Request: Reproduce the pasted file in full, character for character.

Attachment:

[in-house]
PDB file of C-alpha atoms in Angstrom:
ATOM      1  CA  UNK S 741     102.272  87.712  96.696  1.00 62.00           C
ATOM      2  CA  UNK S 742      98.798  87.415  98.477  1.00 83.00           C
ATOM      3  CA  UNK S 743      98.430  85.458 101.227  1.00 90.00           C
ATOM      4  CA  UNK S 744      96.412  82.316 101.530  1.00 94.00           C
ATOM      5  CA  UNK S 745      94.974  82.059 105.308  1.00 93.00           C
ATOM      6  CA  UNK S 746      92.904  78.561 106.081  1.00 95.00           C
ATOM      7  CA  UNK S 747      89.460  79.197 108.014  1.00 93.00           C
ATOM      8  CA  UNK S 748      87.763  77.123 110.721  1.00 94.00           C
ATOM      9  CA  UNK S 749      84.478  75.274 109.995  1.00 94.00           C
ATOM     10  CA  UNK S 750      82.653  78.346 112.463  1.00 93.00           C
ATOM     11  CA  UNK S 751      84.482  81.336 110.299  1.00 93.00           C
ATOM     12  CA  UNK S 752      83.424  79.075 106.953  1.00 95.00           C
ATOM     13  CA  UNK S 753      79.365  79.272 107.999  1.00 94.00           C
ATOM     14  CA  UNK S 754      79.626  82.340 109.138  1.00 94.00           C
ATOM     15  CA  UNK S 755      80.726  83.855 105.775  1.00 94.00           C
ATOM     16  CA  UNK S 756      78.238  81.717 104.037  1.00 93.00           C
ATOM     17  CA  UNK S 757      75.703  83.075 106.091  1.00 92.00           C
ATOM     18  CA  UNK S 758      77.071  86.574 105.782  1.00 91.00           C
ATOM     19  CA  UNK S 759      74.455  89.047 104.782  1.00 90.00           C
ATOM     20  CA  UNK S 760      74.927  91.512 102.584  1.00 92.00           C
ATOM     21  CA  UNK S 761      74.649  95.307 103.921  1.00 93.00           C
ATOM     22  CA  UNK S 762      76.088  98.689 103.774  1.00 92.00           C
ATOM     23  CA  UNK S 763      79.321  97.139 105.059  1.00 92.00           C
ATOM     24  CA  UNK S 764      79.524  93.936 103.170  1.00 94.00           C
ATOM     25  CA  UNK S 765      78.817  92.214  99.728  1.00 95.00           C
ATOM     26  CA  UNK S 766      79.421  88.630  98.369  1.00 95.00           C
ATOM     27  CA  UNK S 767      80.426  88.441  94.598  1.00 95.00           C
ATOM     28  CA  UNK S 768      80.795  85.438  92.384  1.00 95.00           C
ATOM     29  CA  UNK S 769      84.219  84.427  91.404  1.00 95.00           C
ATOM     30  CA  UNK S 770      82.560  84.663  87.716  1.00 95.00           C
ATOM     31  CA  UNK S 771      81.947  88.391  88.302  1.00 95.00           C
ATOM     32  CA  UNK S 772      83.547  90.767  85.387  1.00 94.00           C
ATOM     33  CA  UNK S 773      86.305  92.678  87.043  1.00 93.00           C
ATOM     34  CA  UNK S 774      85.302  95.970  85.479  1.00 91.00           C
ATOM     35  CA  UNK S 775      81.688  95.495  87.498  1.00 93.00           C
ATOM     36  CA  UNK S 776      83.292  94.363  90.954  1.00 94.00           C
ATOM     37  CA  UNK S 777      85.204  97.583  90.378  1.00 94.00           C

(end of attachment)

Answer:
[in-house]
PDB file of C-alpha atoms in Angstrom:
ATOM      1  CA  UNK S 741     102.272  87.712  96.696  1.00 62.00           C
ATOM      2  CA  UNK S 742      98.798  87.415  98.477  1.00 83.00           C
ATOM      3  CA  UNK S 743      98.430  85.458 101.227  1.00 90.00           C
ATOM      4  CA  UNK S 744      96.412  82.316 101.530  1.00 94.00           C
ATOM      5  CA  UNK S 745      94.974  82.059 105.308  1.00 93.00           C
ATOM      6  CA  UNK S 746      92.904  78.561 106.081  1.00 95.00           C
ATOM      7  CA  UNK S 747      89.460  79.197 108.014  1.00 93.00           C
ATOM      8  CA  UNK S 748      87.763  77.123 110.721  1.00 94.00           C
ATOM      9  CA  UNK S 749      84.478  75.274 109.995  1.00 94.00           C
ATOM     10  CA  UNK S 750      82.653  78.346 112.463  1.00 93.00           C
ATOM     11  CA  UNK S 751      84.482  81.336 110.299  1.00 93.00           C
ATOM     12  CA  UNK S 752      83.424  79.075 106.953  1.00 95.00           C
ATOM     13  CA  UNK S 753      79.365  79.272 107.999  1.00 94.00           C
ATOM     14  CA  UNK S 754      79.626  82.340 109.138  1.00 94.00           C
ATOM     15  CA  UNK S 755      80.726  83.855 105.775  1.00 94.00           C
ATOM     16  CA  UNK S 756      78.238  81.717 104.037  1.00 93.00           C
ATOM     17  CA  UNK S 757      75.703  83.075 106.091  1.00 92.00           C
ATOM     18  CA  UNK S 758      77.071  86.574 105.782  1.00 91.00           C
ATOM     19  CA  UNK S 759      74.455  89.047 104.782  1.00 90.00           C
ATOM     20  CA  UNK S 760      74.927  91.512 102.584  1.00 92.00           C
ATOM     21  CA  UNK S 761      74.649  95.307 103.921  1.00 93.00           C
ATOM     22  CA  UNK S 762      76.088  98.689 103.774  1.00 92.00           C
ATOM     23  CA  UNK S 763      79.321  97.139 105.059  1.00 92.00           C
ATOM     24  CA  UNK S 764      79.524  93.936 103.170  1.00 94.00           C
ATOM     25  CA  UNK S 765      78.817  92.214  99.728  1.00 95.00           C
ATOM     26  CA  UNK S 766      79.421  88.630  98.369  1.00 95.00           C
ATOM     27  CA  UNK S 767      80.426  88.441  94.598  1.00 95.00           C
ATOM     28  CA  UNK S 768      80.795  85.438  92.384  1.00 95.00           C
ATOM     29  CA  UNK S 769      84.219  84.427  91.404  1.00 95.00           C
ATOM     30  CA  UNK S 770      82.560  84.663  87.716  1.00 95.00           C
ATOM     31  CA  UNK S 771      81.947  88.391  88.302  1.00 95.00           C
ATOM     32  CA  UNK S 772      83.547  90.767  85.387  1.00 94.00           C
ATOM     33  CA  UNK S 773      86.305  92.678  87.043  1.00 93.00           C
ATOM     34  CA  UNK S 774      85.302  95.970  85.479  1.00 91.00           C
ATOM     35  CA  UNK S 775      81.688  95.495  87.498  1.00 93.00           C
ATOM     36  CA  UNK S 776      83.292  94.363  90.954  1.00 94.00           C
ATOM     37  CA  UNK S 777      85.204  97.583  90.378  1.00 94.00           C